Go to www.hartforcu.com for more information about Melissa Hart.
Steamboat Springs Melissa Hart said as the University of Colorado goes, so goes the state’s economy.
Hart, a Democratic candidate for the University of Colorado Board of Regents, spent time in Steamboat Springs on Saturday talking to residents about CU and why its governing body matters to them. On Sunday morning in downtown Steamboat, Hart said the University of Colorado system is the state’s fourth-largest employer. She said it spends $7 million annually on goods and services in Colorado.
“If CU is thriving, the state economy is thriving,” she said. “That helps everyone.”
Hart, a law professor on the CU-Boulder campus, is challenging Republican Steve Bosley, the chairman of the Board of Regents, for one of two at-large seats on the nine-member board. The other seven seats on the board are elected from each of Colorado’s seven congressional districts. All terms are six years.
Hart was in town Saturday morning with gubernatorial candidate John Hickenlooper, the Democratic mayor of Denver. Hickenlooper met with about 60 people at Yampa River Botantic Park. Hart also joined Hickenlooper in Meeker this past weekend.
Another reason the Board of Regents should matter to local residents is because many have children who have attended, attend or may attend the university, said Catherine Carson, chairwoman of the Routt County Democratic Party. Carson said that in addition, the university collaborates with Colorado Mountain College’s Alpine Campus in Steamboat. The local CMC campus can start students on an engineering track they can finish at CU.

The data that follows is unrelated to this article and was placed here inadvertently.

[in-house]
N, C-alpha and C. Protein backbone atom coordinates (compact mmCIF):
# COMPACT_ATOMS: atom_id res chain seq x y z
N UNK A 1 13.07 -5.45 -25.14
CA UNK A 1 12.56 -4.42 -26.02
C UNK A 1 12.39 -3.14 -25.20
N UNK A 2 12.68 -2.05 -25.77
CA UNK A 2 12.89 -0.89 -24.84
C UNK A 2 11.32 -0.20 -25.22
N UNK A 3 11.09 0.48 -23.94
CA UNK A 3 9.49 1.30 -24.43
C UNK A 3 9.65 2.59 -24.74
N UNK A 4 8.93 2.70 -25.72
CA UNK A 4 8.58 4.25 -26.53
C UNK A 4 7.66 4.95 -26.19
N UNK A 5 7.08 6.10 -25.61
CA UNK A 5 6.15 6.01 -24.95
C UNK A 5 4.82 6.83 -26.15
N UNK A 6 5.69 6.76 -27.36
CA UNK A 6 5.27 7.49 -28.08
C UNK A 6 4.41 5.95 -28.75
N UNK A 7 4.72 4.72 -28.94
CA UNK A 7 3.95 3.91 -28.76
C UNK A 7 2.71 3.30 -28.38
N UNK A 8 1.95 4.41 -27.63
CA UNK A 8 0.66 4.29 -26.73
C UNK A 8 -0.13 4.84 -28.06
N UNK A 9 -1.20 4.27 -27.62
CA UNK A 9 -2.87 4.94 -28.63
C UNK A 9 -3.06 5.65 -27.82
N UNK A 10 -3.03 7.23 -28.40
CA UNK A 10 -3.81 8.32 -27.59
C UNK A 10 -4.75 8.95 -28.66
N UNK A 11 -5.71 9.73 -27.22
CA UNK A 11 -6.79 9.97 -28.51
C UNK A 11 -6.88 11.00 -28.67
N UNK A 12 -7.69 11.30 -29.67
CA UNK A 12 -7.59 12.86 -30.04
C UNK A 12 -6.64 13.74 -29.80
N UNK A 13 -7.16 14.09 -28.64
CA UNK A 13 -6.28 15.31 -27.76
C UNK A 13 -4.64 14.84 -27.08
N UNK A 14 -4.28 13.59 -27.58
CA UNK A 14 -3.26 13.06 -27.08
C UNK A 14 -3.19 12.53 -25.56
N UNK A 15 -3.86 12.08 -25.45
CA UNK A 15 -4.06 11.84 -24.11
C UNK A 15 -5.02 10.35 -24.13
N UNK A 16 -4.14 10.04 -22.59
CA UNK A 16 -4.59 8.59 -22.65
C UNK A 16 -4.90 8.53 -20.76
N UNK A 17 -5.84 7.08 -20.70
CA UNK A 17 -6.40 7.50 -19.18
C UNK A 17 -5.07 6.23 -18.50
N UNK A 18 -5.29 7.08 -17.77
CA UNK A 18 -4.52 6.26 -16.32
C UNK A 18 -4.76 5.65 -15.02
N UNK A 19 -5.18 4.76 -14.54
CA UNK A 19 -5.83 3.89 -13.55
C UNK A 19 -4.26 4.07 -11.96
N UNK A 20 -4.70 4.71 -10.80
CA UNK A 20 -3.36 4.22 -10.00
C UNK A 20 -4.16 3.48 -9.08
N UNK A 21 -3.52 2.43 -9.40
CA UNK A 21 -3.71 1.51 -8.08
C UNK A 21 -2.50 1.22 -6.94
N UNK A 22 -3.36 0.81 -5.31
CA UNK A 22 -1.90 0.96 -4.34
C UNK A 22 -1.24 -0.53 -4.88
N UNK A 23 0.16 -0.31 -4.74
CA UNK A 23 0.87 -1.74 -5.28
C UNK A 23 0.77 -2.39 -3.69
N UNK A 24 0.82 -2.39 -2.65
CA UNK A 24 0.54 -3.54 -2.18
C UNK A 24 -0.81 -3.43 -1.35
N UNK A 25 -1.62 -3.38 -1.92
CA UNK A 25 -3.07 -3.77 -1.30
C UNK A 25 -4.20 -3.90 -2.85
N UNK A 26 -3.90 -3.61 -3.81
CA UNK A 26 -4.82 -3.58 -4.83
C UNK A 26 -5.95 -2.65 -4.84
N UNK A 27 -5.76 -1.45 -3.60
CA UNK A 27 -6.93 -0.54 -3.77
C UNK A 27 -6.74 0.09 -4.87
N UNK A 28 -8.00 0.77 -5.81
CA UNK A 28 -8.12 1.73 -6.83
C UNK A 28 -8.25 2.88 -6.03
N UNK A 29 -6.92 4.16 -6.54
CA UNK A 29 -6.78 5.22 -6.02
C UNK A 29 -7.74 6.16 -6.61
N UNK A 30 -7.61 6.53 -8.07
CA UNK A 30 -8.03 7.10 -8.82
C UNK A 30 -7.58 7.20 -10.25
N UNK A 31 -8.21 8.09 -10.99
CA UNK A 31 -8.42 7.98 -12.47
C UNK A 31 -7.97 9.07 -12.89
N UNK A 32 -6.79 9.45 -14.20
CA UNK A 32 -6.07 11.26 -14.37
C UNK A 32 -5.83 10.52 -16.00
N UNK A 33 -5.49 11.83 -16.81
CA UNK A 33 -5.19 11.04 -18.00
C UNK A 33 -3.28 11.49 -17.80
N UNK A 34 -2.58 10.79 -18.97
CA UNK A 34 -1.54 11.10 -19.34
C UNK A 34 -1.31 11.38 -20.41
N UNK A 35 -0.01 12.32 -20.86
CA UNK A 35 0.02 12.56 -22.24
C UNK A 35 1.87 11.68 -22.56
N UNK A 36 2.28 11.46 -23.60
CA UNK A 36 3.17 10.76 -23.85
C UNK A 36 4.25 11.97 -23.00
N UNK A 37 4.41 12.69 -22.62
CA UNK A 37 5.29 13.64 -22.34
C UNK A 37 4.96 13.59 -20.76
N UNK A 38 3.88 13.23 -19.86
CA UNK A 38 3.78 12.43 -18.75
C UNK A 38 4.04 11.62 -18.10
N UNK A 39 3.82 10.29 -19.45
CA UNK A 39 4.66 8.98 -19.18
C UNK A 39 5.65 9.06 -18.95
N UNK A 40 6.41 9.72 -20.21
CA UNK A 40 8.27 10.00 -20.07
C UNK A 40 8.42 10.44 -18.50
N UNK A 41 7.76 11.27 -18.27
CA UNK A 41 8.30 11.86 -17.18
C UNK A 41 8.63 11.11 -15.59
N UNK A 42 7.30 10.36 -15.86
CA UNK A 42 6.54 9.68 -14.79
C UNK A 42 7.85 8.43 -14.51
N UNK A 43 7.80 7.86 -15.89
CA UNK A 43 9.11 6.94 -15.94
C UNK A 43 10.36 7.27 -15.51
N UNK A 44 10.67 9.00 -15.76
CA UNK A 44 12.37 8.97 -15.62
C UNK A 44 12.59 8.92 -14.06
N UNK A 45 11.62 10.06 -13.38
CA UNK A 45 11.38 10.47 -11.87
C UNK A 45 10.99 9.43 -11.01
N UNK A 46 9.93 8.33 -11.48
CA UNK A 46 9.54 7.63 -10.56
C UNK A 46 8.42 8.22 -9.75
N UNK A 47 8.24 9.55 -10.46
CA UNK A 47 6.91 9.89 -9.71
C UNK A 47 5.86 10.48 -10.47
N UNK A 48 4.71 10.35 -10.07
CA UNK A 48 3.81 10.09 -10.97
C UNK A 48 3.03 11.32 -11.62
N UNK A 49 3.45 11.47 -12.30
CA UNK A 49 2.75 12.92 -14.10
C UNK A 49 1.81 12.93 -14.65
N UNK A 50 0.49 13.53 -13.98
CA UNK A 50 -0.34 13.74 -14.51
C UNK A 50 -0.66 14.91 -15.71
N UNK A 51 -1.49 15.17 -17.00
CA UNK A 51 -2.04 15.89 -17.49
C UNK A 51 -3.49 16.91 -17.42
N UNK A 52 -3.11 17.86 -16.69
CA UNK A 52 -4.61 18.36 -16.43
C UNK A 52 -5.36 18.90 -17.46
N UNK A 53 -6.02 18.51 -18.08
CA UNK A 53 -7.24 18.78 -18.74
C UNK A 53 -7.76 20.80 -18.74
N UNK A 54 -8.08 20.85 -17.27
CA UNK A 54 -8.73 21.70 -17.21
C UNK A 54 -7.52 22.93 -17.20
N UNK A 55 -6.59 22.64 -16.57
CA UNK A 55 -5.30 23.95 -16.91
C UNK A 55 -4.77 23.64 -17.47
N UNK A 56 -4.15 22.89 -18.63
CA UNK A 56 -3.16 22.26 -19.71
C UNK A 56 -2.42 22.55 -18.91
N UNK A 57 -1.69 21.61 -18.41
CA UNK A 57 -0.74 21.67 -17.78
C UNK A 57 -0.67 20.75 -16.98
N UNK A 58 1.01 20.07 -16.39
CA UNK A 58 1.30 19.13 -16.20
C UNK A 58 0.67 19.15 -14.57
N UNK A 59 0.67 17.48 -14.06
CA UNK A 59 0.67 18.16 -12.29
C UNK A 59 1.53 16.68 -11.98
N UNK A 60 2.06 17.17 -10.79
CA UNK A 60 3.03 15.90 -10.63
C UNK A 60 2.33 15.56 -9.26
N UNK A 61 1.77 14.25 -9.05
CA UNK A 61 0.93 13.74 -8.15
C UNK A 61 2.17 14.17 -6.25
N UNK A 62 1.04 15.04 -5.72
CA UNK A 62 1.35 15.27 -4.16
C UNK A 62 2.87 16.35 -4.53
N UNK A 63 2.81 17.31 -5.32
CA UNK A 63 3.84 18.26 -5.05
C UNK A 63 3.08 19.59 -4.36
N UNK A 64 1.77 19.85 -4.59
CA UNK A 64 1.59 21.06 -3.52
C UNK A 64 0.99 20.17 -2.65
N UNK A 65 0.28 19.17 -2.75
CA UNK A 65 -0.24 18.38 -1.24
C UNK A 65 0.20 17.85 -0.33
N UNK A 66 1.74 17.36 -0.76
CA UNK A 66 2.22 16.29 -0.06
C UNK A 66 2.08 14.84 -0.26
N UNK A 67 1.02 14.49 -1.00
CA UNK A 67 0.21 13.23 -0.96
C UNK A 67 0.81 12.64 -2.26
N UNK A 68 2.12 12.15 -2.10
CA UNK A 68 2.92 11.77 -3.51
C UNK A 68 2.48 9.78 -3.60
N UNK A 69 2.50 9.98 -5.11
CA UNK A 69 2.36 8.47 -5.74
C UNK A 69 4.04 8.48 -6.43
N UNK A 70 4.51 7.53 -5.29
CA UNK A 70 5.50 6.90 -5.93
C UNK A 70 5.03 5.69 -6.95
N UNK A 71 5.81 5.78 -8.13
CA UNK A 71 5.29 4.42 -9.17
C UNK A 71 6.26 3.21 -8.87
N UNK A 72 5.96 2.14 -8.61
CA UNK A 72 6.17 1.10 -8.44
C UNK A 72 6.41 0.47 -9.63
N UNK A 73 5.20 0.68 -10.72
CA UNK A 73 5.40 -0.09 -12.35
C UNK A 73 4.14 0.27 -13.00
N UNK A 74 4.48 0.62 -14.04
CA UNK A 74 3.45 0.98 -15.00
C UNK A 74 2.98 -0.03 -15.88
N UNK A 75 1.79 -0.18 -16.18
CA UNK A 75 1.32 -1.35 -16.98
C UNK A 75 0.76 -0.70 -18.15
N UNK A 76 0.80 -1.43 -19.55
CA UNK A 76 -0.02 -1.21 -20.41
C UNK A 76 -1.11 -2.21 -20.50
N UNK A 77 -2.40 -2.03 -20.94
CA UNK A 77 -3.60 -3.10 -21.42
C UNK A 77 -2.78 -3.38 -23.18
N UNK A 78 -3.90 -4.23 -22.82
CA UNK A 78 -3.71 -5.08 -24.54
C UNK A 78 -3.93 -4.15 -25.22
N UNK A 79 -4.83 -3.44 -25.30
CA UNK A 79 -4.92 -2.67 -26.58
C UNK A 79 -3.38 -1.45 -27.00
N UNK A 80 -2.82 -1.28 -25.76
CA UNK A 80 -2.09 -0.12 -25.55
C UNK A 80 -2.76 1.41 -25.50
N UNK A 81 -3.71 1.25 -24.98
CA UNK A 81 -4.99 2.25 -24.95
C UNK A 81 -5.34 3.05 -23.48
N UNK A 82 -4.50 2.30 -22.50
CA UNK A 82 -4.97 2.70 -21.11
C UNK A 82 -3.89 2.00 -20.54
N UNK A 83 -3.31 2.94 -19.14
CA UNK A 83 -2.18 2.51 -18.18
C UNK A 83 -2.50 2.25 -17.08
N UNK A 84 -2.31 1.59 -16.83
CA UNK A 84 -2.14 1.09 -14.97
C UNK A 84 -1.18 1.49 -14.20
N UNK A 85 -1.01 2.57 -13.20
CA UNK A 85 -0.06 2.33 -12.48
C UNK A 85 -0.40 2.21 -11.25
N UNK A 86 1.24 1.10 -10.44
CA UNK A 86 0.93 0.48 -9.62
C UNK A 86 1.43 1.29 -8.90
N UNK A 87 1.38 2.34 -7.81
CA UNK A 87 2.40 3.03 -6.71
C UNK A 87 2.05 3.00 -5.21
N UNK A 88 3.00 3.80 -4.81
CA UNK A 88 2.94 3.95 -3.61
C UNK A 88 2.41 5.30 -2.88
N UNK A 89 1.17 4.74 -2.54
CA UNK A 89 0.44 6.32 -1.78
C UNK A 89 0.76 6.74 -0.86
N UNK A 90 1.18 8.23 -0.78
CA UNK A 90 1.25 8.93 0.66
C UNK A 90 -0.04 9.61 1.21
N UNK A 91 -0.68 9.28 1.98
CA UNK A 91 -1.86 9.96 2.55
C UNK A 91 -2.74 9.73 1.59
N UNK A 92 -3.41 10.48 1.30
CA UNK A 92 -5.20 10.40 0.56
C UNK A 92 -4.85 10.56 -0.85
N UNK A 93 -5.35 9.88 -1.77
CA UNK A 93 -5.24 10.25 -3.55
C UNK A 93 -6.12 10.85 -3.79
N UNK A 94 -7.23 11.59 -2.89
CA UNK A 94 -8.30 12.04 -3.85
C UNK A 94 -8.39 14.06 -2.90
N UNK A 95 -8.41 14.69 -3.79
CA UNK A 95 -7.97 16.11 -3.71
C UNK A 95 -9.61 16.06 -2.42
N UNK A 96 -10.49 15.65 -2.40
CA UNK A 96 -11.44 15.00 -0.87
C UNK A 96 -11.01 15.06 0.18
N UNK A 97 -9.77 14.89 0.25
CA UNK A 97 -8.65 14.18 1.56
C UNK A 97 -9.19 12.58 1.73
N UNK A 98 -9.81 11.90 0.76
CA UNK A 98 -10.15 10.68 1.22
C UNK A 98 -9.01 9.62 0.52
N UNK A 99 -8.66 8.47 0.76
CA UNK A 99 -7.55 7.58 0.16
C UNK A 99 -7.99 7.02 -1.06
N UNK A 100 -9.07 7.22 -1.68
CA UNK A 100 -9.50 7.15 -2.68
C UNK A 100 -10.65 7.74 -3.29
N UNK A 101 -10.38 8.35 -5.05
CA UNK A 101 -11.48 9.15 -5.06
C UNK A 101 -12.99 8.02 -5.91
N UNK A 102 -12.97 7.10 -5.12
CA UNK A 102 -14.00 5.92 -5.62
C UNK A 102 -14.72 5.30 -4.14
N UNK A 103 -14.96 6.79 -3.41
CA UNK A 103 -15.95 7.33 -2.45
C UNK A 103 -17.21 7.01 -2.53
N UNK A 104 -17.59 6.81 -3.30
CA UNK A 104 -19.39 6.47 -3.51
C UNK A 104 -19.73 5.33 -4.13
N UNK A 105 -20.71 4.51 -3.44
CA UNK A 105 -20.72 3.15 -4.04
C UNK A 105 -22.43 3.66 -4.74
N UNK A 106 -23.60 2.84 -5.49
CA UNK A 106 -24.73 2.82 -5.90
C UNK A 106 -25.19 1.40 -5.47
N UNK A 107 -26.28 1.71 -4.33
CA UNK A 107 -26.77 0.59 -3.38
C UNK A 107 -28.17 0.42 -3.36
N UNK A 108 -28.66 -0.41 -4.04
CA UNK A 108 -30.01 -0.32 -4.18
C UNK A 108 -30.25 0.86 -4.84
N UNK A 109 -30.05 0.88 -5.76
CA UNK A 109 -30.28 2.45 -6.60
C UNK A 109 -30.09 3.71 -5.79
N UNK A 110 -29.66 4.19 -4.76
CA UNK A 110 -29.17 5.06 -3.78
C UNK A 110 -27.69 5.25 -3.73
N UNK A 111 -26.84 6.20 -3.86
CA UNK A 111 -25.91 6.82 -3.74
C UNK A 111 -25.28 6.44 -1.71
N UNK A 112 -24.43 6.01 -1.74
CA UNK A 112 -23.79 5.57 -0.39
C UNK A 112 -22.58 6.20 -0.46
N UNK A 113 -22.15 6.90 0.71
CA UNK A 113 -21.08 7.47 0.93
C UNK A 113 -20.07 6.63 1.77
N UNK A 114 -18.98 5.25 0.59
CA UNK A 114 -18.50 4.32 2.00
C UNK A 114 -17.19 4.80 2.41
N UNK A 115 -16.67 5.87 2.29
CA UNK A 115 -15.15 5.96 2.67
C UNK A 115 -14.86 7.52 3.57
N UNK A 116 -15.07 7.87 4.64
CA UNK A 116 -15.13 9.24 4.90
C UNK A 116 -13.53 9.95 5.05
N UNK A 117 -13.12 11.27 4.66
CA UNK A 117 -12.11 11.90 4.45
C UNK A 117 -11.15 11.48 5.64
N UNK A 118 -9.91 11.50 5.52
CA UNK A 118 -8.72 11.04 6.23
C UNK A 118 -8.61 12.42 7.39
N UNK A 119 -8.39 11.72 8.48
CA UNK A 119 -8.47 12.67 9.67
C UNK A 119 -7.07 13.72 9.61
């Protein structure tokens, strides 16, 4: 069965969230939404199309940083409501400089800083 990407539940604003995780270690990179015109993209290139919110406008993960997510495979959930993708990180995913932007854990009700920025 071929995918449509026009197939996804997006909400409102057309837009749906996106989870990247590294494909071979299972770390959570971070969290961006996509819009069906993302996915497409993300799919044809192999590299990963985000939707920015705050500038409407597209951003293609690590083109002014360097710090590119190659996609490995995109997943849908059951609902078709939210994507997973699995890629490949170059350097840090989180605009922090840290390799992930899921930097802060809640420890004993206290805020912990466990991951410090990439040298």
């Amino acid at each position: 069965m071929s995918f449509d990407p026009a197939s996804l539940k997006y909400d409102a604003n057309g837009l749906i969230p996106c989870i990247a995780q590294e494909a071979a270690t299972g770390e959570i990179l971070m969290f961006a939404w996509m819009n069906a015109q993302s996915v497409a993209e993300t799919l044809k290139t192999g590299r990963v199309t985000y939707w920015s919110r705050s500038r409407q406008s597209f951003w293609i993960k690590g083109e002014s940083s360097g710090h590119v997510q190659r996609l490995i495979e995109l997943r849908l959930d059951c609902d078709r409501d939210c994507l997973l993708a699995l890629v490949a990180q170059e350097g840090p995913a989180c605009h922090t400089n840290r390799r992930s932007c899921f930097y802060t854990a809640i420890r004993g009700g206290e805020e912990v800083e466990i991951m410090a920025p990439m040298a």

Carson said she was impressed with Hart because she took time to meet with county residents about their concerns and was interested in supporting needs of people statewide.
“CU is all of Colorado, not just Boulder or Denver,” Carson said. “It’s nice to have a regent candidate who’s out learning from all parts of the state.”
She added that Hart also is supportive of the CMC four-year degree programs that were recently signed into law.
Hart said the biggest issues facing the university are its cost of operations and finding alternatives to raising tuition and cutting programs, such as encouraging public-private partnerships. She said the university’s decision last week to move from the Big 12 Conference to the Pacific 10 Conference would help generate additional revenue and align the university with other respected academic institutions, a decision she supports. She also said it’s important for the university to live within a reduced budget.
Another key issue, she said, is working to make sure Colorado students get the right education in grades K-12 and are prepared to attend CU. She added that making sure graduates are ready to enter the work force also is an important issue.
As a teacher, Hart could provide a voice for those issues, something she said the board currently lacks.
“In a race like this, the most important thing is telling people why this matters,” she said. “With my background in education, the time spent at the university working with staff, faculty and students, I know what the issues are. … I think that gives me the ability to make it a more affordable, accessible and successful institution.”
Hart, a graduate of Denver’s East High School, joined the University of Colorado Law School in 2000. She is a 1995 graduate of Harvard Law School. She will become the director of the Byron R. White Center for the Study of American Constitutional Law at CU next month. Hart and her husband, Kevin, have two children, Talia, 7, and Noah, 5.
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